3. Links to your site. If you have a blog or online store, be sure to link your social media to it. This is where your audience can read more about you and what you’re working on, plus they’ll know where to purchase your products and how to attend your next event!
  4. How to/behind the scenes. Maybe you’ve got some great tips on how to outline a novel quickly that you want to share with your audience, or perhaps you’ve got some great behind the scenes stuff that you want to let your readers in on, like that time you visited the Metropolitan Museum of Art and a painting inspired your book. Whatever it is, people love to find out what goes on behind the scenes!
  5. Relevant hashtags. I know we said we wouldn’t get overly specific, but this one pertains directly to Instagram for the most part. Relevant hashtags (words that align with your book or what you’re doing) give you more exposure to your audience when they search for specific terms and lets them find you!

We’re adding new classes all the time! Check out some of the courses we have available by visiting: http://www.pandamoniumpublishing.com/shop

 

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Digital Integration

September 15, 2021– Our theme is continuing education for authors this month and today, we’re talking about Integrating Press Releases with Social Media. Here’s what I learned while studying Crafting Viral and Contagious Content at Wharton Business School; let’s dig in:

I know what you’re thinking…press releases in this day and age? Yes. But let me explain:

Even though we aren’t only dealing with news outlets, radio stations, and newspaper journalists, press release distribution is still important. Influencers, bloggers, e-zine authors, editors, and online publications are essential in getting the word out about your books.

Social media is a great way to engage with your audience, be used as a public relations medium, and are relatively cost-effective when it comes to comparison pricing in traditional advertising. Have you ever heard of a Snap-Chat model? Yes, this is a real thing, and they’re pulling in over six figures a year (sometimes a month, sometimes per post). Social media has now surpassed all forms of advertising when engaging and interacting with your audience. It’s got a personal approach behind it, and there are ways to integrate it with press releases. Here’s how:

  • Brand Recognition-building brand recognition is the main goal for all businesses. Getting your name in front of an audience is essential to your success and brings you publicity at an extremely low or even free cost. Posts like your participation in community events, people seen with your book, or a link to a podcast or article you’ve been featured in are excellent tools for building your brand. Adding your social media to your press release where your images are linked will help build your brand quickly and effectively. Essentially, people will go ‘down the rabbit hole.’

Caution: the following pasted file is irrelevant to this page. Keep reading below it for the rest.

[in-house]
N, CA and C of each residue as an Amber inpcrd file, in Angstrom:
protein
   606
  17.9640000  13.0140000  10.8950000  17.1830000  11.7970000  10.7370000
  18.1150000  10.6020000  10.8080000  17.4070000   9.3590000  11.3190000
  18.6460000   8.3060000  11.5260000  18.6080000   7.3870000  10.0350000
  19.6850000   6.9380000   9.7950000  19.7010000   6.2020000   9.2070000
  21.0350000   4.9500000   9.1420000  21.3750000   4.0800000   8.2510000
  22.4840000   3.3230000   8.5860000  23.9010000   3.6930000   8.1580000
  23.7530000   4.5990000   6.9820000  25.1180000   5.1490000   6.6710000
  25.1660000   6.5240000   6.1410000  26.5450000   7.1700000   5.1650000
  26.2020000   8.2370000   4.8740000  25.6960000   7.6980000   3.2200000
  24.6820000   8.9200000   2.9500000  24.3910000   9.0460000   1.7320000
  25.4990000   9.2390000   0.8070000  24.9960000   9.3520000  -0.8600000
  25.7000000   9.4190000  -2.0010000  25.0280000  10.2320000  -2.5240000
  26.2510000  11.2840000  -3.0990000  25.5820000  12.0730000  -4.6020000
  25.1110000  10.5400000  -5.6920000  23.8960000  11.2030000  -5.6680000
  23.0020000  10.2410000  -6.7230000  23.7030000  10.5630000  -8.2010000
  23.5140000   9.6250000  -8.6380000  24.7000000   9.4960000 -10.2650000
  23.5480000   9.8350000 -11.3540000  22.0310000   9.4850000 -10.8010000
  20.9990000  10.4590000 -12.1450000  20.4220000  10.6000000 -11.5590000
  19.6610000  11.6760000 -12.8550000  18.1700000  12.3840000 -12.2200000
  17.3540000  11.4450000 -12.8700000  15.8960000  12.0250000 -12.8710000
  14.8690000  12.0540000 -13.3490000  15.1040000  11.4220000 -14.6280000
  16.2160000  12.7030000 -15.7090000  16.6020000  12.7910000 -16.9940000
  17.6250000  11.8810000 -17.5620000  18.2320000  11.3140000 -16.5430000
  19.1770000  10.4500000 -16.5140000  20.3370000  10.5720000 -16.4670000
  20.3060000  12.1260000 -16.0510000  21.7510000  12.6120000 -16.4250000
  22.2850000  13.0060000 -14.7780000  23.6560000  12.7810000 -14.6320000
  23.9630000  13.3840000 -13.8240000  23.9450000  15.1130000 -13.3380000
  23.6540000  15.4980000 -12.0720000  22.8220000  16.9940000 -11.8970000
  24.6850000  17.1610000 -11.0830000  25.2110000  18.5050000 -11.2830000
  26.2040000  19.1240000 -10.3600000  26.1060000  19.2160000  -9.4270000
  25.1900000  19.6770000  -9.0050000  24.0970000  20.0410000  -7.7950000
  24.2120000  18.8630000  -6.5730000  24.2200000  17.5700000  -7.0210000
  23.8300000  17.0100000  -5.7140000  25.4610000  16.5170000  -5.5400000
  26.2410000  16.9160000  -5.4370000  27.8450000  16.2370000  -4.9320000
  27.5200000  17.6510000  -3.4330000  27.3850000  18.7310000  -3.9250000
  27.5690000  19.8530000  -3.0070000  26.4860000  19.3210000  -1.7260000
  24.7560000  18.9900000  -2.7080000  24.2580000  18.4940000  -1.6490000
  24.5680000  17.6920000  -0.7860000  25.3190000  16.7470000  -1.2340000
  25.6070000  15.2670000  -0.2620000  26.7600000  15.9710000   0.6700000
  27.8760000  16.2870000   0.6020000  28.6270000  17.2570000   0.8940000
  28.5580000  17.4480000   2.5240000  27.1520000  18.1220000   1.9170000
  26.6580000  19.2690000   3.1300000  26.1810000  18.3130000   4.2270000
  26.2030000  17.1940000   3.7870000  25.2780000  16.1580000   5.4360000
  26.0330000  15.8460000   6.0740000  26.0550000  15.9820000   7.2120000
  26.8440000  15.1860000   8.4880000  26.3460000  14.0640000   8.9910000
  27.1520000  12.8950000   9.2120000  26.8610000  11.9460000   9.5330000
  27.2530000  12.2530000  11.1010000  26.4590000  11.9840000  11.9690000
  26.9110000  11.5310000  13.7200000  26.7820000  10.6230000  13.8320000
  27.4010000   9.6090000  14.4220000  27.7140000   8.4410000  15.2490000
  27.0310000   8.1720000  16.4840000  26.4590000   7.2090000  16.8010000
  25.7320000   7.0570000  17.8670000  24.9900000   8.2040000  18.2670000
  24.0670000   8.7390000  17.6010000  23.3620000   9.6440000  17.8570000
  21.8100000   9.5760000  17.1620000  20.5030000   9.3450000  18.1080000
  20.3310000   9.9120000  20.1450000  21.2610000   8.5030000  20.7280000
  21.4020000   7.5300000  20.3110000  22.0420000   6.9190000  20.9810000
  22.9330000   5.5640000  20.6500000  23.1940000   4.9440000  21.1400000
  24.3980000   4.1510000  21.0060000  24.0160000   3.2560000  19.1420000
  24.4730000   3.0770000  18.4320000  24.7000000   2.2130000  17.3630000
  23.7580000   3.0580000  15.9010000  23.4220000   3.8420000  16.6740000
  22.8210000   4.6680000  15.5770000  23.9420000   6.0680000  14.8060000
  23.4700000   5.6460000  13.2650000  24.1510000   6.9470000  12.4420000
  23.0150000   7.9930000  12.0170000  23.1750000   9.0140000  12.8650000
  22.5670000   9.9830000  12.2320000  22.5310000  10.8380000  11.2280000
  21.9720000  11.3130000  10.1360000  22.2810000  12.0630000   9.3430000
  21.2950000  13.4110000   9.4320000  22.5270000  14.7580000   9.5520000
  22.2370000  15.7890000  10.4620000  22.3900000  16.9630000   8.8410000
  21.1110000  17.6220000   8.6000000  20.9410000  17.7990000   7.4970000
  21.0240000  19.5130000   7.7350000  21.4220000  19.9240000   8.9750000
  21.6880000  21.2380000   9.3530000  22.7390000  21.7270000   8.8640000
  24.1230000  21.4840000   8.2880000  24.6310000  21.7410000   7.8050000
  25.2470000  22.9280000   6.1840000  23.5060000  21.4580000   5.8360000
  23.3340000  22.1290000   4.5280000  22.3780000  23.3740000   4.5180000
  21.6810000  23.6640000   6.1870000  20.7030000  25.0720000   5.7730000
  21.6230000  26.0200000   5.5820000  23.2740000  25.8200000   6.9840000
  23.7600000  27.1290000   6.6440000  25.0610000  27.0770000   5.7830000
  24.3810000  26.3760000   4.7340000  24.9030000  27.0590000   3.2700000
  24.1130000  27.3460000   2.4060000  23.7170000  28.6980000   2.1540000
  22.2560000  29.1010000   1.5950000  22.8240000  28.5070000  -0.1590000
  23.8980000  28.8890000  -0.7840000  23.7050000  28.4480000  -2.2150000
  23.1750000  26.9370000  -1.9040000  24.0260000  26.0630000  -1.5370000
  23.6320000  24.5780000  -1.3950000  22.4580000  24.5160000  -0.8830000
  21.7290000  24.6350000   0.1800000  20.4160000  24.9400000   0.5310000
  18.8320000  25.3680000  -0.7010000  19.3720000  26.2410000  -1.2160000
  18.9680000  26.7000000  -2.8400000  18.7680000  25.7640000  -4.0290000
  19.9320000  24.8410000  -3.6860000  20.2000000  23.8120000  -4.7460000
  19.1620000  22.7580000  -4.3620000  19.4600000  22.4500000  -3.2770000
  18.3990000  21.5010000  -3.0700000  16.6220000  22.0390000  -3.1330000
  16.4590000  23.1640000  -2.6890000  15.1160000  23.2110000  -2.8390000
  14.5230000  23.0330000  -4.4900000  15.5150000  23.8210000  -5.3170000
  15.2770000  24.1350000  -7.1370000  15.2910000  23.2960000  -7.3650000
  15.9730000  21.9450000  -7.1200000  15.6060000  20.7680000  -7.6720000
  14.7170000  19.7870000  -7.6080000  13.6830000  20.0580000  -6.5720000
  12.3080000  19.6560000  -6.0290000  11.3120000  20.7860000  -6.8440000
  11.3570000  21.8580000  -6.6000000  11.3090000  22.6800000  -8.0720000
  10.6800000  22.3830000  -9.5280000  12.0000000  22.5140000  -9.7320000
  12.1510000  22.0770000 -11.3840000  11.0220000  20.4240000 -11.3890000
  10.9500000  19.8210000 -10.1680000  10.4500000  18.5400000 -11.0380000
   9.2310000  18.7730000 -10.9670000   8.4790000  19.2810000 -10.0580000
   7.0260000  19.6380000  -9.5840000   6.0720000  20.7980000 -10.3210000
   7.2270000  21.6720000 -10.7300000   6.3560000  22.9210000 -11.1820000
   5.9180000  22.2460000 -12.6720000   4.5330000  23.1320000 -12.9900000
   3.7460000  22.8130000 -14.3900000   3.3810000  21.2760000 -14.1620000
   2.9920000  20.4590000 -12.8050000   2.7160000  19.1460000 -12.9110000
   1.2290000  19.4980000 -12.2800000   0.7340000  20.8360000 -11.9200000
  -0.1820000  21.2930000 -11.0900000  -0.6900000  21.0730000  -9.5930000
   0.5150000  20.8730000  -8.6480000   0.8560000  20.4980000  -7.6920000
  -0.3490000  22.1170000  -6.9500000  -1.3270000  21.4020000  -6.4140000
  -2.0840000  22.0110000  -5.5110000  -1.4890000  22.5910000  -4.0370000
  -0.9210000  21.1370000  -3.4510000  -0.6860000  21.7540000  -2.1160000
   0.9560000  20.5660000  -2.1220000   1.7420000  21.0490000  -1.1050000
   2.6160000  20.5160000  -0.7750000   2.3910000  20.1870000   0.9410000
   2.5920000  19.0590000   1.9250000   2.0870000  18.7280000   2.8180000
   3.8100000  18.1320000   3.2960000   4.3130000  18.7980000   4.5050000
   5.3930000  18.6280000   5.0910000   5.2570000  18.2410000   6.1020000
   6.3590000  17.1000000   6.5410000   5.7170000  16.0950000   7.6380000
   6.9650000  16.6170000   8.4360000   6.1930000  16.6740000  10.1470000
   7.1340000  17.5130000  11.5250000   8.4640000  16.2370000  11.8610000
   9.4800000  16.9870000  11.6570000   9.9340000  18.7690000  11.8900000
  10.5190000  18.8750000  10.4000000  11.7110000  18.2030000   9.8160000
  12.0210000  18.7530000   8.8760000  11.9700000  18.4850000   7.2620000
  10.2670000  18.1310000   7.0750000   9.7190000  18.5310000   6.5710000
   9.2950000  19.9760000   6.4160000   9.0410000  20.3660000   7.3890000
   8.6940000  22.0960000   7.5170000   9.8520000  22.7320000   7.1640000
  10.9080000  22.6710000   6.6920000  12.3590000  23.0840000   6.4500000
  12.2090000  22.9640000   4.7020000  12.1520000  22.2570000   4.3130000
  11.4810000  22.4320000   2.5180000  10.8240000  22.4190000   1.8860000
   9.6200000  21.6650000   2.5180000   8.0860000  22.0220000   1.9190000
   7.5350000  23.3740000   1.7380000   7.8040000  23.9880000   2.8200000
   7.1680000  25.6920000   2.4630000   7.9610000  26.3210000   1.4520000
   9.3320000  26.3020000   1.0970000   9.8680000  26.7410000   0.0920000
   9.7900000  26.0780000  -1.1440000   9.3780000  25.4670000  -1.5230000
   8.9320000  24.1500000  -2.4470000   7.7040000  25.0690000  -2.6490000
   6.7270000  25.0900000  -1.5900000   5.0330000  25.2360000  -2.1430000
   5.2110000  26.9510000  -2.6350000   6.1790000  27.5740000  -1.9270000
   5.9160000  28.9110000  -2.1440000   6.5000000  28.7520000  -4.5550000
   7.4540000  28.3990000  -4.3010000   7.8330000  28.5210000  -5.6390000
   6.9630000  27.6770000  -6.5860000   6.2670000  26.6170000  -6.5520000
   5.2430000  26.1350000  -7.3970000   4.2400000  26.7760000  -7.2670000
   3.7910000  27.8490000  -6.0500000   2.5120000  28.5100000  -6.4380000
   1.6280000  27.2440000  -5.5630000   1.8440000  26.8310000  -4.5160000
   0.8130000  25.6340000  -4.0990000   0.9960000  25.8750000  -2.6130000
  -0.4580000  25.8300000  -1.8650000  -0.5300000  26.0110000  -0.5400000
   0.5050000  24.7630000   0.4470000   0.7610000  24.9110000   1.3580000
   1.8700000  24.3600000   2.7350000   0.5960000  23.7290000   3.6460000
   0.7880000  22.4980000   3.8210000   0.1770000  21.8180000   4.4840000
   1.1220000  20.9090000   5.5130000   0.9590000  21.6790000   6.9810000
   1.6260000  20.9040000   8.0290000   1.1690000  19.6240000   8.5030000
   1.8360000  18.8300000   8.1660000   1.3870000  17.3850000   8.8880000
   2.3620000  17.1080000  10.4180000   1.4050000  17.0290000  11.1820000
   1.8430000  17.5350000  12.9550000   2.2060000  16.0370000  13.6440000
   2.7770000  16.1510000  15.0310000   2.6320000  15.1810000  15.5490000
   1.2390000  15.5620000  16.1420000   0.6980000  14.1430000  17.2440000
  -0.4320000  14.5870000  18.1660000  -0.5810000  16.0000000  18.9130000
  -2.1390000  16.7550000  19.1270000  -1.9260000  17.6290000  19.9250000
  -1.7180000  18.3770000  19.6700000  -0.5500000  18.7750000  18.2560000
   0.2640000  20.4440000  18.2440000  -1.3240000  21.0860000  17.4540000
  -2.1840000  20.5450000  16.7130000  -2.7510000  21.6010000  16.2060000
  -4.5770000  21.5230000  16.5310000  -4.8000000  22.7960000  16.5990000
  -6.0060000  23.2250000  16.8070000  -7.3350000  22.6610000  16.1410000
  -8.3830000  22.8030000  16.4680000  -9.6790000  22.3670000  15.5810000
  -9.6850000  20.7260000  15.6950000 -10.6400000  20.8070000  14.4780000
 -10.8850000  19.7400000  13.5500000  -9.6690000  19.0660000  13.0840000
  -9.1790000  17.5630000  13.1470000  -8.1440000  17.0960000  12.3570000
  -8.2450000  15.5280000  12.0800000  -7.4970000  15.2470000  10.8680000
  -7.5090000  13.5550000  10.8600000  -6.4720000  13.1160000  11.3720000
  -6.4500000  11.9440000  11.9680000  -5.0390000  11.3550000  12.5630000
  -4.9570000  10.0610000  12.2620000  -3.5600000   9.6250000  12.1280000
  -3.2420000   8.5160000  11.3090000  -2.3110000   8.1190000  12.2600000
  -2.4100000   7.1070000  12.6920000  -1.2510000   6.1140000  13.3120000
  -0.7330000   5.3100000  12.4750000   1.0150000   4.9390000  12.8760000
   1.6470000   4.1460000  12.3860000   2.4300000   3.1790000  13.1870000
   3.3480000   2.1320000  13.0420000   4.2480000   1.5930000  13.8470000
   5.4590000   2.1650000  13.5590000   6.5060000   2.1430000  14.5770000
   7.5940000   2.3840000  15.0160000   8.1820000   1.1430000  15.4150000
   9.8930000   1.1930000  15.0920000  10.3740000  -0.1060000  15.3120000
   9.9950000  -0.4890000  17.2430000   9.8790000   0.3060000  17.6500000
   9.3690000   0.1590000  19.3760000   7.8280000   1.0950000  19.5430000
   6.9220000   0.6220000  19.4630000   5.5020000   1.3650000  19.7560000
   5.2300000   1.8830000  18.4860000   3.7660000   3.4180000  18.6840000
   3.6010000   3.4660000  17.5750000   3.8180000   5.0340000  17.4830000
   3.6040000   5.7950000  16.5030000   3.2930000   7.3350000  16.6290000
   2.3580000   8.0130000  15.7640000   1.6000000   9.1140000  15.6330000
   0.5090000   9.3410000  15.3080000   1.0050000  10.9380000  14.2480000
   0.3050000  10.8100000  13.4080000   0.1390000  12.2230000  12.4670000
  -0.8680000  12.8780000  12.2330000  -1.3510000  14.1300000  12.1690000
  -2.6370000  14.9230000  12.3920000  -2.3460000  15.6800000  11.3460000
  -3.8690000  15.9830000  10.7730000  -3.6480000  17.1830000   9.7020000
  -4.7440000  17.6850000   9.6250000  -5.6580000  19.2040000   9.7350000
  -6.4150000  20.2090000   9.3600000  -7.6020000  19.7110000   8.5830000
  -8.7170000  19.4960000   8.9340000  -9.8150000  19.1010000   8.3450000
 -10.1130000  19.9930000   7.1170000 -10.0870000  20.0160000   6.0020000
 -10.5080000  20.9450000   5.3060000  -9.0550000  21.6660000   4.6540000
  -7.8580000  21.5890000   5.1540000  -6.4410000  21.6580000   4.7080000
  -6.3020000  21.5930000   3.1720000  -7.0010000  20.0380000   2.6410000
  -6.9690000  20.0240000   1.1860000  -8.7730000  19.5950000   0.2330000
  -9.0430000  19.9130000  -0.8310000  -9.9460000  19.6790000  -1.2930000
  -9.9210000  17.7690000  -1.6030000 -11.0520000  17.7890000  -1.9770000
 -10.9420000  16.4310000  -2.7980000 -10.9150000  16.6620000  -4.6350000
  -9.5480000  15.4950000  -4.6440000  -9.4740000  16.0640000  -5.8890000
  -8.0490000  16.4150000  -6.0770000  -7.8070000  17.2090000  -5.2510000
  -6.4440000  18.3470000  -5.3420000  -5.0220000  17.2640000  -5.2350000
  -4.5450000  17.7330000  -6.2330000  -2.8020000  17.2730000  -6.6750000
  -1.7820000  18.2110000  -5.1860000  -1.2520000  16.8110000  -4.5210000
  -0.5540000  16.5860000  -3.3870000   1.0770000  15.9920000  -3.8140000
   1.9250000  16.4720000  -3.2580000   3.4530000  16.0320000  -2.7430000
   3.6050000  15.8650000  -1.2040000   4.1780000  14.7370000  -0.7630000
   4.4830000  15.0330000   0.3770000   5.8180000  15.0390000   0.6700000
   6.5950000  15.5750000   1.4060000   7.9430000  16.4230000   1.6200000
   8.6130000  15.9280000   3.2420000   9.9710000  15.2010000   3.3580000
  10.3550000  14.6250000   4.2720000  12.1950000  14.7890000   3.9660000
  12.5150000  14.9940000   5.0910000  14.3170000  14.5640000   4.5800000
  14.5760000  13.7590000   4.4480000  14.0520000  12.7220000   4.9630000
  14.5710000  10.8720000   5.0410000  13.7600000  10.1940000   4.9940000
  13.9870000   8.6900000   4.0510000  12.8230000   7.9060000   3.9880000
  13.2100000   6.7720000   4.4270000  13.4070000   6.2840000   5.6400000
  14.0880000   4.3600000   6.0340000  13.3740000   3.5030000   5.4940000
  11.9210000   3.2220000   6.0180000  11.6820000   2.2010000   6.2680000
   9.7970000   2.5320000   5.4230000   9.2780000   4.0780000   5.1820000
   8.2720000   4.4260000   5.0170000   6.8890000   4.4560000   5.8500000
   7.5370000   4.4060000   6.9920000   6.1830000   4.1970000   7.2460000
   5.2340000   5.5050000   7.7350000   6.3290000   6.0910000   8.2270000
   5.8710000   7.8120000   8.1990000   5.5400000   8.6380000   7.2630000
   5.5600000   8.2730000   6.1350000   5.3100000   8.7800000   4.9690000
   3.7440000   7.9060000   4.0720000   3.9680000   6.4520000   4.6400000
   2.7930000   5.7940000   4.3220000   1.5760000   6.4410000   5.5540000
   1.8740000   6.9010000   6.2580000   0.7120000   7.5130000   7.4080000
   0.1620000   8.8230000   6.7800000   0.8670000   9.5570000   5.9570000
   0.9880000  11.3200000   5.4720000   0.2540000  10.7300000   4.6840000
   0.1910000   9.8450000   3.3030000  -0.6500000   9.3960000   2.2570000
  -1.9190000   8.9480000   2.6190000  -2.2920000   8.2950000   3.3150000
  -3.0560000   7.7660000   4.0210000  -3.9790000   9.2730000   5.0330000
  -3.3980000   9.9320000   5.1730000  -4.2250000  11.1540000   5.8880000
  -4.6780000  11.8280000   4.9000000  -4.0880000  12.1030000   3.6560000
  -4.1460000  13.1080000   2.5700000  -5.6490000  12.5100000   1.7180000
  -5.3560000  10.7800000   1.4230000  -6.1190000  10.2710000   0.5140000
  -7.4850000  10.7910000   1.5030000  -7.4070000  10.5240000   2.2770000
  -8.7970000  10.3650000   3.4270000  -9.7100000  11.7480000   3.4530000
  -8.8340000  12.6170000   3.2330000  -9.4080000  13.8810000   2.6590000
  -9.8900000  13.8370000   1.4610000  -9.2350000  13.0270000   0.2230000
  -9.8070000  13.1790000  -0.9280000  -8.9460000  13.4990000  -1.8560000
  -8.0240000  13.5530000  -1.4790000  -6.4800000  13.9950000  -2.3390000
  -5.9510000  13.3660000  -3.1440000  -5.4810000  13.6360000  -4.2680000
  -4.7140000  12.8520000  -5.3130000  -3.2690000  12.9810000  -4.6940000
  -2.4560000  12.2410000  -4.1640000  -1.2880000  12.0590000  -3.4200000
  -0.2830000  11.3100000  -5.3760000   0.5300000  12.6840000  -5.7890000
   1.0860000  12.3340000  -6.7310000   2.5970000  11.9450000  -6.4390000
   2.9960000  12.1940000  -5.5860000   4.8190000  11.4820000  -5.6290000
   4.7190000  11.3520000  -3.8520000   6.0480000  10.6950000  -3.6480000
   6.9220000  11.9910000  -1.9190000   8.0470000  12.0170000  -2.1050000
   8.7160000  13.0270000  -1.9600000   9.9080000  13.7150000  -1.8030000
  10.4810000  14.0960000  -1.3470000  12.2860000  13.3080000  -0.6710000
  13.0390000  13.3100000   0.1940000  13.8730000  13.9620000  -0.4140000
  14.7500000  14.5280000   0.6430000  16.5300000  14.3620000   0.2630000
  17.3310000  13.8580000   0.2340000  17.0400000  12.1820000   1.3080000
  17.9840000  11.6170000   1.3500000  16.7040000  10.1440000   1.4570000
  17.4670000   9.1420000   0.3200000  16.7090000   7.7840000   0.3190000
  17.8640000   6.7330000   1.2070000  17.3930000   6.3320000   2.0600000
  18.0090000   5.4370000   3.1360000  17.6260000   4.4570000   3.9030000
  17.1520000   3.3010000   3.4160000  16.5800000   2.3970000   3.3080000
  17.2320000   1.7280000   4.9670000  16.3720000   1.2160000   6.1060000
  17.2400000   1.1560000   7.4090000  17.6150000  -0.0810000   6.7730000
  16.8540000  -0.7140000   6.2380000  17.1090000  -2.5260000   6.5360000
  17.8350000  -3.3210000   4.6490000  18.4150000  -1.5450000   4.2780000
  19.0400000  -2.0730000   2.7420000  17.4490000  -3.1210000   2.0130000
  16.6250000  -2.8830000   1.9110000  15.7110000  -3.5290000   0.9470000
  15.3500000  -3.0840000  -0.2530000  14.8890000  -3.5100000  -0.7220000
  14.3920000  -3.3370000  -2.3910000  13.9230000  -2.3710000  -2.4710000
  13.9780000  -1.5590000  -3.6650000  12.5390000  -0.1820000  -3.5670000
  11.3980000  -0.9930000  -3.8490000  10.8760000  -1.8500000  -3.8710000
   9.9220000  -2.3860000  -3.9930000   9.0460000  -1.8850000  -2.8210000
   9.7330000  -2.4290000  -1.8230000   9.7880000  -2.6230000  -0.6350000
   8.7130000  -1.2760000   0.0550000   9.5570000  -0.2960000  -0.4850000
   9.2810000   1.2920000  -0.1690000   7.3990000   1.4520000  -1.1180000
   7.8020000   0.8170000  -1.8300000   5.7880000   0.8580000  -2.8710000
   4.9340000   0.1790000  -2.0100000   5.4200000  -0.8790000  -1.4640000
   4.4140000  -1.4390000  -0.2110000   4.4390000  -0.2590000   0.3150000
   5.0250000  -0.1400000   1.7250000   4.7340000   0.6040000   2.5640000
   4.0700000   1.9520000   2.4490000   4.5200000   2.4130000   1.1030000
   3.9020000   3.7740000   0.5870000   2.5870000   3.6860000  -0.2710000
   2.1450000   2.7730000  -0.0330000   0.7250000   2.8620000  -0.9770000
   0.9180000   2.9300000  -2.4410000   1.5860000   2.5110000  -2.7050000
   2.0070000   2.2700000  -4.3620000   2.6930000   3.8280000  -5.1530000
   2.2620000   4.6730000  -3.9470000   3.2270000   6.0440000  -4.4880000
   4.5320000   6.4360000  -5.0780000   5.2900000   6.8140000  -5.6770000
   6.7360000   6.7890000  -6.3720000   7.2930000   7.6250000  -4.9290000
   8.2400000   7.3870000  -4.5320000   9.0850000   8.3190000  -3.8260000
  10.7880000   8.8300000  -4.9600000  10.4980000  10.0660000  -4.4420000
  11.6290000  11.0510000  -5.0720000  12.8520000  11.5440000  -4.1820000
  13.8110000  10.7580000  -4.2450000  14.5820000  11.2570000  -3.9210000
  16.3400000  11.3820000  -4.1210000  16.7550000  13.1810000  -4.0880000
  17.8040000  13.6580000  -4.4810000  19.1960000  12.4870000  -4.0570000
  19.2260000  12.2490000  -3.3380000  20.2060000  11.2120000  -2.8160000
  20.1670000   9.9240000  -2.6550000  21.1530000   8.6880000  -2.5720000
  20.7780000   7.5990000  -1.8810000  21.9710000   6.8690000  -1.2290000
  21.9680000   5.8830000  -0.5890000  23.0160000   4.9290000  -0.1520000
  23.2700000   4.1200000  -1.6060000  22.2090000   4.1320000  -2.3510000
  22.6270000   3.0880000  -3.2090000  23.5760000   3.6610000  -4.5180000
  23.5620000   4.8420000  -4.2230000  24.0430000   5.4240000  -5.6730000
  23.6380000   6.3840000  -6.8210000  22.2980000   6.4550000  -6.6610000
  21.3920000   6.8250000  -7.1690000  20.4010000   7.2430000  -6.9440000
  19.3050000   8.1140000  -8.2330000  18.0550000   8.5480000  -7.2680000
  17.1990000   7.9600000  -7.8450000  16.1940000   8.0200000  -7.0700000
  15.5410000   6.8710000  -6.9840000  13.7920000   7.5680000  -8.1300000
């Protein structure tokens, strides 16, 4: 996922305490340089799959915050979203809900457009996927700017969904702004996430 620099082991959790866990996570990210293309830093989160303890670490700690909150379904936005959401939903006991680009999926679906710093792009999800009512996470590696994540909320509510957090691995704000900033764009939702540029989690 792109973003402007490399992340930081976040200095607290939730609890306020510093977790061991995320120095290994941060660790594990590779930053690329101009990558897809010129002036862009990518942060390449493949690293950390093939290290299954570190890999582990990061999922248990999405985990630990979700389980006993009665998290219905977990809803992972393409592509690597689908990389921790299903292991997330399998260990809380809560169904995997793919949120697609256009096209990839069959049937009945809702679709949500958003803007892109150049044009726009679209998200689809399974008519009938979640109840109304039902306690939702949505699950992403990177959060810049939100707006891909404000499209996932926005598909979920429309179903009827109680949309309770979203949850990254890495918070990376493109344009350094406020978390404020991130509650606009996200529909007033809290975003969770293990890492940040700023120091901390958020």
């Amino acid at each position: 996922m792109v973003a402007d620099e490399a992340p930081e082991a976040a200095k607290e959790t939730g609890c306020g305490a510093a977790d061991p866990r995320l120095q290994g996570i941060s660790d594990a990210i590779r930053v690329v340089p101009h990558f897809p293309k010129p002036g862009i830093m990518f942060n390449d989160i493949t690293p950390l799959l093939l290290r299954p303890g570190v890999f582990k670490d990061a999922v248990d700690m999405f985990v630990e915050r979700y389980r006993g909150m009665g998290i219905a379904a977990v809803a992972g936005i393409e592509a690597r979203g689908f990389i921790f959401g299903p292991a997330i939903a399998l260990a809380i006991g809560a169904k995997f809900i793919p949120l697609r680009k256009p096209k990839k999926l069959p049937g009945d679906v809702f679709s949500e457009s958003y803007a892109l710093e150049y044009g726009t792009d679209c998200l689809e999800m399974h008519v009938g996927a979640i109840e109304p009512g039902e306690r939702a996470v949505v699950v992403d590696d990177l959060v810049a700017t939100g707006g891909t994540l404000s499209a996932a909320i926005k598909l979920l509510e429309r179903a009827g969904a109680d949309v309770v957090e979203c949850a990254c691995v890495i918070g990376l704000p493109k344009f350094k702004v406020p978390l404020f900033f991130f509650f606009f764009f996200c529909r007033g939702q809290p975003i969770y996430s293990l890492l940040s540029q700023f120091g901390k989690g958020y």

• Driving Traffic- Driving traffic to your website is imperative to your success. Online press releases will have a link to your website and social media where people can learn more about your products, what you do, why you do it, and the story behind the story.
  • Improve Rankings- When you send out a digital press release with inbound links to your site, you improve your site and social media rankings, not only by acquiring new followers/customers, but Google also heavily celebrates rich content by moving your site up their search list. Your visibility on preferred search terms will also increase especially if you include keywords in your press releases.
  • In the News- Journalists who write about you, bloggers and podcasters who interview you, and radio stations who have you on as guests boost your credibility and extend your reach. Adding all of the places you’ve been featured to your press release will encourage others to check out your work, the articles, and links.
  • Announcements/Events- Putting out a digital press release that lets the media, the public, your readers, and everyone else know where you are and what you’re doing (e.g., a book signing, vendor at a street festival etc.) while announcing your product is the most traditional use of press releases (especially when announcing a new book).

Top Tips: